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  • Writer's pictureOmar Holloway

Original user playlists: The Cassette Tape Effect and its music purpose



While revivals of interest in vinyl records have become a fixture of popular culture over the past four decades, it could easily be argued that 33⅓ record revivalism has now lasted significantly longer than the vinyl album's actual reign as the most popular medium for listening to recorded sounds.

But that’s not the only music media reincarnation of interest.


"Tape isn't dead," said music journalist Marc Masters in support of his book "High Bias: The Distorted History of the Cassette Tape".

"There are lot of young people interested in tapes for the same reason we were interested in them growing up... It's such a universal subject in a weird way," Masters said of the appeal of cassette tapes. "So many people either grew up using tapes or found tapes in their parents' closet. Almost everyone I spoke with on the tour said that the book made them think of some stories that had with tapes that they hadn't thought of in 20 or 30 years."

 

"Before cassettes came along, there wasn't a cheap, easy, affordable way to control the music you listened to," Masters said. For the lion's share of listeners, the choices of radio station programmers and record labels determined what they listened to and in what sequence they heard it.

Virtually every high school student of the 1980s and 1990s was the creator, recipient or inspiration for a homemade cassette mixtape or possibly all three.

"Having a cassette you could record on easily or make mixes on freed up people's ability to access music they weren't able to before," Masters said. "It was democratizing for artists who didn't have the connections to get on a record label or the money to record at an expensive studio. They could record it on tape, pass it around or even sell it on tape."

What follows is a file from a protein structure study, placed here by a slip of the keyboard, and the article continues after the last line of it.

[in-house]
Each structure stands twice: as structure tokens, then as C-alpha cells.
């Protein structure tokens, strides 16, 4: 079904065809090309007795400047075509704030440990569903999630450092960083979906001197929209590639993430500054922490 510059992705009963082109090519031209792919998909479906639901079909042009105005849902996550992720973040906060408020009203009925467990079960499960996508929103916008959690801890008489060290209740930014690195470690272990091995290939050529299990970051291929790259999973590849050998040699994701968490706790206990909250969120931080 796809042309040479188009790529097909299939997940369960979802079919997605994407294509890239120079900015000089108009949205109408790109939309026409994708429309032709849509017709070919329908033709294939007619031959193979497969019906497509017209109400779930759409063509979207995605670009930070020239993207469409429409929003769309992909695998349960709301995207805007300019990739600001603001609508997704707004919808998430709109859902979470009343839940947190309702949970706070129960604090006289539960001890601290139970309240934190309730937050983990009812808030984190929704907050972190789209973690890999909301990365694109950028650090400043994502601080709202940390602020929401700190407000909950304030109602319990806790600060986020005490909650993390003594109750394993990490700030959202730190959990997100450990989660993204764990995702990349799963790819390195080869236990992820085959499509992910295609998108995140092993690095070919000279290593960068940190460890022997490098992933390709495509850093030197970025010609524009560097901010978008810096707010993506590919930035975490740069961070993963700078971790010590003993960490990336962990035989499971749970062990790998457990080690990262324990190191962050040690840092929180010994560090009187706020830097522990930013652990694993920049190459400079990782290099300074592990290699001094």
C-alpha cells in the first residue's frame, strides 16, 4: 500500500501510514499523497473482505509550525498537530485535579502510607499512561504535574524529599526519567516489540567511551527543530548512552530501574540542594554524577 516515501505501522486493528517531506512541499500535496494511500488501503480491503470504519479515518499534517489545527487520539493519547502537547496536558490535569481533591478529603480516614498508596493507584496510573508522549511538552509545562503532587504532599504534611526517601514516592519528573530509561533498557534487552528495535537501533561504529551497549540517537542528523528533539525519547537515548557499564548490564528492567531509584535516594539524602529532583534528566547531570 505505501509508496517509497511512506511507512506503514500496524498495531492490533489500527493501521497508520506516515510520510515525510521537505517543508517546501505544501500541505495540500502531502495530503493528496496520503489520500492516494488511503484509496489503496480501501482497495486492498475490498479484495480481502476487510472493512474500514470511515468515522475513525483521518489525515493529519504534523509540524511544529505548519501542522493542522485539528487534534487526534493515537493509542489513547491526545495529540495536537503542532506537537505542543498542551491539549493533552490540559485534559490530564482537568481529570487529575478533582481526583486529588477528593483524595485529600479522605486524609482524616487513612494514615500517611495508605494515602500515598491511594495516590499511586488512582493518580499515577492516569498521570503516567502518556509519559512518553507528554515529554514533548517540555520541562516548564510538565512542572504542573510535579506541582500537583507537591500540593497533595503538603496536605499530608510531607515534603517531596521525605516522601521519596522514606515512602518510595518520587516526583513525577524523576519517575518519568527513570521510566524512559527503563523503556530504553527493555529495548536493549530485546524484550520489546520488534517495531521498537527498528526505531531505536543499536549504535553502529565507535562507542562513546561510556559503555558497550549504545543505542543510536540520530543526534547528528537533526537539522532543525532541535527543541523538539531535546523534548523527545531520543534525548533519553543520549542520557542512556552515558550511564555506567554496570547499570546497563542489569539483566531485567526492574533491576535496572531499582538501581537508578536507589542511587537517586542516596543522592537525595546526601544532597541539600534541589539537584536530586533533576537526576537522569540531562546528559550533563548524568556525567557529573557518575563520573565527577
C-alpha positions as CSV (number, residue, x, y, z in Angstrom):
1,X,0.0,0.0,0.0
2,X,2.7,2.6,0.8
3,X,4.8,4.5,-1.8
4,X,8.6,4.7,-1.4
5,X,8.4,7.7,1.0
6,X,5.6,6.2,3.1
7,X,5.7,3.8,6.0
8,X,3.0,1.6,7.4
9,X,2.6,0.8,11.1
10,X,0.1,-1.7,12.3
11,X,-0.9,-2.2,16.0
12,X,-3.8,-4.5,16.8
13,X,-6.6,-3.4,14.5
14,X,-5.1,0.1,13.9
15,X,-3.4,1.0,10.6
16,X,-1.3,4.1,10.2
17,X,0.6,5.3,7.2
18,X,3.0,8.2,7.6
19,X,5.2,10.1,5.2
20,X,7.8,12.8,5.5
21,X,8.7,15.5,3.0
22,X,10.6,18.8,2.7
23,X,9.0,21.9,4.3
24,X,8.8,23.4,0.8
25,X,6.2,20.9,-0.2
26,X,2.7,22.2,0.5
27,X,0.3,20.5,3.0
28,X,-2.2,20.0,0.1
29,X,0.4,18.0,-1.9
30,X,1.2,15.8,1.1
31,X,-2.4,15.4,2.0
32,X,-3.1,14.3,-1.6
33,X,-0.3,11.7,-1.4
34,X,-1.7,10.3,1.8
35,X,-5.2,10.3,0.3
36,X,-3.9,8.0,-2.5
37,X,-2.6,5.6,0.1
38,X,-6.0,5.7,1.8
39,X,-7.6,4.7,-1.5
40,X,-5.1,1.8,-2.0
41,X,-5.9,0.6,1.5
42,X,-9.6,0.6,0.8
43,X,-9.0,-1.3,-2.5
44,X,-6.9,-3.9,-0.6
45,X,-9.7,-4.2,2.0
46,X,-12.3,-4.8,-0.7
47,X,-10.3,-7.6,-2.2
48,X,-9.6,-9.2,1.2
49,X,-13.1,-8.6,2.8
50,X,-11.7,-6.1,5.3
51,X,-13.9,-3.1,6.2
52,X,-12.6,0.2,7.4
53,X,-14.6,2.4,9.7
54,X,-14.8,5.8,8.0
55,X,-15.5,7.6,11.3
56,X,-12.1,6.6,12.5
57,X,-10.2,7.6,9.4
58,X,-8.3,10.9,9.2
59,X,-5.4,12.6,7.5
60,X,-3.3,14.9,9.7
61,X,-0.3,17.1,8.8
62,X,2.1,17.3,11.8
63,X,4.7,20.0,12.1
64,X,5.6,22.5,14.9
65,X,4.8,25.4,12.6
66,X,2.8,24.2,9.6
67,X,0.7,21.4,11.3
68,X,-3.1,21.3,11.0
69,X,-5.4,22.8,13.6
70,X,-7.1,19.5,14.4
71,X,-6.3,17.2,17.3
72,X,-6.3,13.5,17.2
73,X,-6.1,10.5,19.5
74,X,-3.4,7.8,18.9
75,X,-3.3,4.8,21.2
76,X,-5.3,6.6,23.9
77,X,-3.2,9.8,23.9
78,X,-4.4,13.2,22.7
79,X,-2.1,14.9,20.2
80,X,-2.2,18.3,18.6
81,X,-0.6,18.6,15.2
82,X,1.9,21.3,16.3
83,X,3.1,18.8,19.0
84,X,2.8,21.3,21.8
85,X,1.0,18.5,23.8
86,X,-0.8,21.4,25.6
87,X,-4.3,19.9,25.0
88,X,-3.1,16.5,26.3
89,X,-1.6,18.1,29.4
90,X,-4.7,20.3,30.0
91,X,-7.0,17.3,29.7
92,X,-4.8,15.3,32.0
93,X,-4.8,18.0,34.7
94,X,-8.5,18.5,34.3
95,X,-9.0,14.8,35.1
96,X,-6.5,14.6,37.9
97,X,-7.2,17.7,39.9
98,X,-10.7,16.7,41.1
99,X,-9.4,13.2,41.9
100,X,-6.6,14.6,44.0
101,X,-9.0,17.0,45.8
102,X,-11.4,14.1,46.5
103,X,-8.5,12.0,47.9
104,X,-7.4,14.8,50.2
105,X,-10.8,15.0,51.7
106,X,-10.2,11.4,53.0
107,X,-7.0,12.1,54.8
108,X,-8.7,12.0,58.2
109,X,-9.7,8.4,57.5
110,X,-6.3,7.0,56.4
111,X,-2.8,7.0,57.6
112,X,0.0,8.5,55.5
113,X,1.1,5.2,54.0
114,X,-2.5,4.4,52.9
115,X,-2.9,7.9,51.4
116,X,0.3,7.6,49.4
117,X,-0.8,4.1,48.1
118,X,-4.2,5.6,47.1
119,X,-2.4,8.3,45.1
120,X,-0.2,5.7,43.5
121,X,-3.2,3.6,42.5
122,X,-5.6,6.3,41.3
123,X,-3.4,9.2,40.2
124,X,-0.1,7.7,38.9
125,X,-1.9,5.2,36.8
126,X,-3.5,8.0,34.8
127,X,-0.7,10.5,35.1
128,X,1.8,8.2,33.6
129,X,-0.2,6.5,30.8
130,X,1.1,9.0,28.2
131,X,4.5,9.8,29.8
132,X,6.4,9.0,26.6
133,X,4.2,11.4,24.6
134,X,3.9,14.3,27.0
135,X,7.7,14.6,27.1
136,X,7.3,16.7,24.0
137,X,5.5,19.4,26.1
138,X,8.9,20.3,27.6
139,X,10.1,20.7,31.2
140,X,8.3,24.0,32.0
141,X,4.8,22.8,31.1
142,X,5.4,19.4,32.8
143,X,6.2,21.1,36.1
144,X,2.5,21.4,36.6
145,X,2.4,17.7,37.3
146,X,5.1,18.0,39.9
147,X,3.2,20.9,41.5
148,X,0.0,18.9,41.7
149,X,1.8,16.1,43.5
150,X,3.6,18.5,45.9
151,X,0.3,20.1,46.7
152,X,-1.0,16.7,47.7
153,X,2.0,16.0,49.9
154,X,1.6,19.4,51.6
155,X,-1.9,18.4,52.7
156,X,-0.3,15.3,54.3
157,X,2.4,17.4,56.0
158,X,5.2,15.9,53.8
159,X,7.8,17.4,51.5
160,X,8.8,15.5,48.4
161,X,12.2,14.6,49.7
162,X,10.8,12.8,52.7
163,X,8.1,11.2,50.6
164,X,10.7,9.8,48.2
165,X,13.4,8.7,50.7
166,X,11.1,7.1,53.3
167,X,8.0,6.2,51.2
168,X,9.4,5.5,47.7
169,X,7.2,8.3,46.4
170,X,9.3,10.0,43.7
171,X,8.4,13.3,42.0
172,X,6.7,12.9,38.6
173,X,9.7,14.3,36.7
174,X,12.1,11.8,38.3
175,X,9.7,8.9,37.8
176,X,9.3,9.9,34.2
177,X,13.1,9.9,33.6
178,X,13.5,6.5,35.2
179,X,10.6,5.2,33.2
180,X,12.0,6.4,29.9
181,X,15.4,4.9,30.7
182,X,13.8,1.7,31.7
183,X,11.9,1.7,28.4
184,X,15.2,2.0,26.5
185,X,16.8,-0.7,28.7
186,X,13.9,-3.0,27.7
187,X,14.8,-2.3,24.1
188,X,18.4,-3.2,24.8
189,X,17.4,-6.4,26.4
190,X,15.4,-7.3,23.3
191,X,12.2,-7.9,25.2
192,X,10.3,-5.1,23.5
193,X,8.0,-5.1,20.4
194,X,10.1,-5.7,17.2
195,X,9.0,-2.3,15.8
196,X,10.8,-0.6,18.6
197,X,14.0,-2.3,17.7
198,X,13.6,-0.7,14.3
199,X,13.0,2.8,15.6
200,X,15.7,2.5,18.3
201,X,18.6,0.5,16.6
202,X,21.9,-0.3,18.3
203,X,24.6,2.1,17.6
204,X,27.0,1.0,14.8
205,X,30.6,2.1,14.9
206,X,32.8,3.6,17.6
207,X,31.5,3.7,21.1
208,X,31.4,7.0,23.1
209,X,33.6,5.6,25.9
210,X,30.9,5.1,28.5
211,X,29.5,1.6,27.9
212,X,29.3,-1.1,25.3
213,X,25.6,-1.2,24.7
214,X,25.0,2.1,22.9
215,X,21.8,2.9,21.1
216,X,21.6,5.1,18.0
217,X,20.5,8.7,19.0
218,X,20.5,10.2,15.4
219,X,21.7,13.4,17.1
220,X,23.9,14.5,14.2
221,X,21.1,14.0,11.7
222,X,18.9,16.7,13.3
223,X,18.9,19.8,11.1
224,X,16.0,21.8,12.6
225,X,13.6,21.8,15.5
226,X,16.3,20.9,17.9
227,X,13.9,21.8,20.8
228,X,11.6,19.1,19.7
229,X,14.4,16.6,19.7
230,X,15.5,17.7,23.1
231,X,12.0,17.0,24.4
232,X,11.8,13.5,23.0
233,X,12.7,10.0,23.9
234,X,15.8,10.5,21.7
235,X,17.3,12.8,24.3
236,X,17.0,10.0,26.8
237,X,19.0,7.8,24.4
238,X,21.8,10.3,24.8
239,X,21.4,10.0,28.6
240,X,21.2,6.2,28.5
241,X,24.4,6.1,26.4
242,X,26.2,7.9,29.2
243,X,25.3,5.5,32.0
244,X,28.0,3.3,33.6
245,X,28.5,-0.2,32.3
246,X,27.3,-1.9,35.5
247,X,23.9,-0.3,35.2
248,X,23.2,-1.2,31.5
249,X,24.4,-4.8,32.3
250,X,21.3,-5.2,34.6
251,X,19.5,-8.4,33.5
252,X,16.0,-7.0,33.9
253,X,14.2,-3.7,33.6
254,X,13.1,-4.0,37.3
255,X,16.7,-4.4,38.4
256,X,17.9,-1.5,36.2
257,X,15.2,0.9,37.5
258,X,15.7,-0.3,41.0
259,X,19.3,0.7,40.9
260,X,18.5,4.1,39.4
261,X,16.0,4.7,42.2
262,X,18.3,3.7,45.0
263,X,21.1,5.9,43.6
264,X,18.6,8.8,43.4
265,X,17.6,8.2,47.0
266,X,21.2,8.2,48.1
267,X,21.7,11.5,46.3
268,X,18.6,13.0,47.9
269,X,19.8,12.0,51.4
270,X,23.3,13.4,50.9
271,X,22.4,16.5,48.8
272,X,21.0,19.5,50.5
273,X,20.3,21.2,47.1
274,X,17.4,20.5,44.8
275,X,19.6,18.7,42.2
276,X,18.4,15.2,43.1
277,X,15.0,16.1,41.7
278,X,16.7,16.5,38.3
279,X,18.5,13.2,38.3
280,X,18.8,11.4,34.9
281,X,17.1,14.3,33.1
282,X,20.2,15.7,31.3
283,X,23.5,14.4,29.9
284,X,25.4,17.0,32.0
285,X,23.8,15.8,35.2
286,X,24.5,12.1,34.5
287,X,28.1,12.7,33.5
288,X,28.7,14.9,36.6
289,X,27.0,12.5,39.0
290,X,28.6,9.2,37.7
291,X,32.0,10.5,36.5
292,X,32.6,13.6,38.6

The portability of cassettes, particularly after the introduction of the Walkman portable cassette player in the early 1980s, freed listeners to bring their music with them. It also expanded the possibilities of music shaping the interior life of listeners, "Early Walkman users are quoted in newspapers as saying, 'This is my own soundtrack. I get to block out the world and listen to what I want to and be who I want to be,'" Masters said.

 

Thus, the original traveling playlist hook up - without commercials or need for an email and password.

 

For music artists, cassettes served as an easy entry point into recording their music, particularly in the 1980s.

For Hip-Hop artists, the cassette mixtape became the means by which new performers developed followings.

For Heavy Metal acts of the late 1970s and early 1980s, it was trouble getting an audience with major record labels until homemade cassette recordings initiated a cult following.

 

In the early 1980s, major record labels tried to curb consumers' myriad uses of cassettes with their heavy-handed "Home Taping Is Killing Music" campaign. There's little to no evidence that taping songs off the radio or making mixtapes actually hurt the record business. Equally scarce is evidence that the "Home Taping Is Killing Music" slogan had much of an impact on consumer behavior.

"The industry has proven time and again that their first line of defense against piracy is to try to shame their own customers into not doing it," Masters pointed out.

He was speaking of both the early '80s "Home Taping is Killing Music" push as well as the major labels' campaign against file-sharing software in the 2000s. In both instances, the industry's multiyear efforts to shame fans were in vain.


• SOURCE: Remember Music Cassette Tapes? They’re Back; By democratizing music production, distribution and consumption, the 60-year-old medium has overcome its low-fi sound quality. Next Avenue > https://www.nextavenue.org/remember-cassette-music-tapes/


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